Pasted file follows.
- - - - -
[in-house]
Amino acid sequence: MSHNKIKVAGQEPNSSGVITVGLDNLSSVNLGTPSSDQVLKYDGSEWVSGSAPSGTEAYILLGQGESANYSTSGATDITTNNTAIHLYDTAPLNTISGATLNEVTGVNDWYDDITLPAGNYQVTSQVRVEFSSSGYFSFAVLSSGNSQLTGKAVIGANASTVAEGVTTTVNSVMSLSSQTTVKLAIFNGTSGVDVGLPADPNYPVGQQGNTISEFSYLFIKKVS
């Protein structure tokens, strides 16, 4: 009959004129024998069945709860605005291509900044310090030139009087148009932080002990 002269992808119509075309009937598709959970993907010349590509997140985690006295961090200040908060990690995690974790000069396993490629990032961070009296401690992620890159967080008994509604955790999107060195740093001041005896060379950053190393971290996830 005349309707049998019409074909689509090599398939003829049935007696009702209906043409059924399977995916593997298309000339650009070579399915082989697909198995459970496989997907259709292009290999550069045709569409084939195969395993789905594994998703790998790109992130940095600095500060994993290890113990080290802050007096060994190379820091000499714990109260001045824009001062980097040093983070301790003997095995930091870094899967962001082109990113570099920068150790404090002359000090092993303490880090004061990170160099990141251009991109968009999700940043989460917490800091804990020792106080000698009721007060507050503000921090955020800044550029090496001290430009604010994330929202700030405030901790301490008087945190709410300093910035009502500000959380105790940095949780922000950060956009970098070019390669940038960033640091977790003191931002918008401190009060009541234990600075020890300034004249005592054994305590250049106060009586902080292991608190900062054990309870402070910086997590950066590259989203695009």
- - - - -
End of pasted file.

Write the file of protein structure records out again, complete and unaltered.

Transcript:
[in-house]
Amino acid sequence: MSHNKIKVAGQEPNSSGVITVGLDNLSSVNLGTPSSDQVLKYDGSEWVSGSAPSGTEAYILLGQGESANYSTSGATDITTNNTAIHLYDTAPLNTISGATLNEVTGVNDWYDDITLPAGNYQVTSQVRVEFSSSGYFSFAVLSSGNSQLTGKAVIGANASTVAEGVTTTVNSVMSLSSQTTVKLAIFNGTSGVDVGLPADPNYPVGQQGNTISEFSYLFIKKVS
């Protein structure tokens, strides 16, 4: 009959004129024998069945709860605005291509900044310090030139009087148009932080002990 002269992808119509075309009937598709959970993907010349590509997140985690006295961090200040908060990690995690974790000069396993490629990032961070009296401690992620890159967080008994509604955790999107060195740093001041005896060379950053190393971290996830 005349309707049998019409074909689509090599398939003829049935007696009702209906043409059924399977995916593997298309000339650009070579399915082989697909198995459970496989997907259709292009290999550069045709569409084939195969395993789905594994998703790998790109992130940095600095500060994993290890113990080290802050007096060994190379820091000499714990109260001045824009001062980097040093983070301790003997095995930091870094899967962001082109990113570099920068150790404090002359000090092993303490880090004061990170160099990141251009991109968009999700940043989460917490800091804990020792106080000698009721007060507050503000921090955020800044550029090496001290430009604010994330929202700030405030901790301490008087945190709410300093910035009502500000959380105790940095949780922000950060956009970098070019390669940038960033640091977790003191931002918008401190009060009541234990600075020890300034004249005592054994305590250049106060009586902080292991608190900062054990309870402070910086997590950066590259989203695009």